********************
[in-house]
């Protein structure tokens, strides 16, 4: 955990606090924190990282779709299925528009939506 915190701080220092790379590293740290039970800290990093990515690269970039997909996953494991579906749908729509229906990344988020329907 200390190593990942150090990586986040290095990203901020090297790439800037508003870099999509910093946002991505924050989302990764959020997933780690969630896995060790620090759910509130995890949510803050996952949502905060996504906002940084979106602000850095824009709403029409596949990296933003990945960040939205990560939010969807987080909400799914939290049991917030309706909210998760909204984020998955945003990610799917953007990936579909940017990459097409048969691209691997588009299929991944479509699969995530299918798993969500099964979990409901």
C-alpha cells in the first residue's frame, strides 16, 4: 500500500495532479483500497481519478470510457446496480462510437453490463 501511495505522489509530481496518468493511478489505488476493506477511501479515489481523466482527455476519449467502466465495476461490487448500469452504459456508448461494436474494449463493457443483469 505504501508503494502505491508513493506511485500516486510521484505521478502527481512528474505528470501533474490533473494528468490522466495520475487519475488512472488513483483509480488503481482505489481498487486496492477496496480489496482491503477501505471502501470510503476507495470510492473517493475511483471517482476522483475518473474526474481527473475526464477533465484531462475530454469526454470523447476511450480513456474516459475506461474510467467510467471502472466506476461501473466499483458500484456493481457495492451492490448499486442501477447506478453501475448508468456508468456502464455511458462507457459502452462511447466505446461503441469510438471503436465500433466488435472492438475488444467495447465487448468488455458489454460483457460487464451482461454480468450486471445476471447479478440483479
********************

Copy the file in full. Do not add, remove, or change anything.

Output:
[in-house]
């Protein structure tokens, strides 16, 4: 955990606090924190990282779709299925528009939506 915190701080220092790379590293740290039970800290990093990515690269970039997909996953494991579906749908729509229906990344988020329907 200390190593990942150090990586986040290095990203901020090297790439800037508003870099999509910093946002991505924050989302990764959020997933780690969630896995060790620090759910509130995890949510803050996952949502905060996504906002940084979106602000850095824009709403029409596949990296933003990945960040939205990560939010969807987080909400799914939290049991917030309706909210998760909204984020998955945003990610799917953007990936579909940017990459097409048969691209691997588009299929991944479509699969995530299918798993969500099964979990409901």
C-alpha cells in the first residue's frame, strides 16, 4: 500500500495532479483500497481519478470510457446496480462510437453490463 501511495505522489509530481496518468493511478489505488476493506477511501479515489481523466482527455476519449467502466465495476461490487448500469452504459456508448461494436474494449463493457443483469 505504501508503494502505491508513493506511485500516486510521484505521478502527481512528474505528470501533474490533473494528468490522466495520475487519475488512472488513483483509480488503481482505489481498487486496492477496496480489496482491503477501505471502501470510503476507495470510492473517493475511483471517482476522483475518473474526474481527473475526464477533465484531462475530454469526454470523447476511450480513456474516459475506461474510467467510467471502472466506476461501473466499483458500484456493481457495492451492490448499486442501477447506478453501475448508468456508468456502464455511458462507457459502452462511447466505446461503441469510438471503436465500433466488435472492438475488444467495447465487448468488455458489454460483457460487464451482461454480468450486471445476471447479478440483479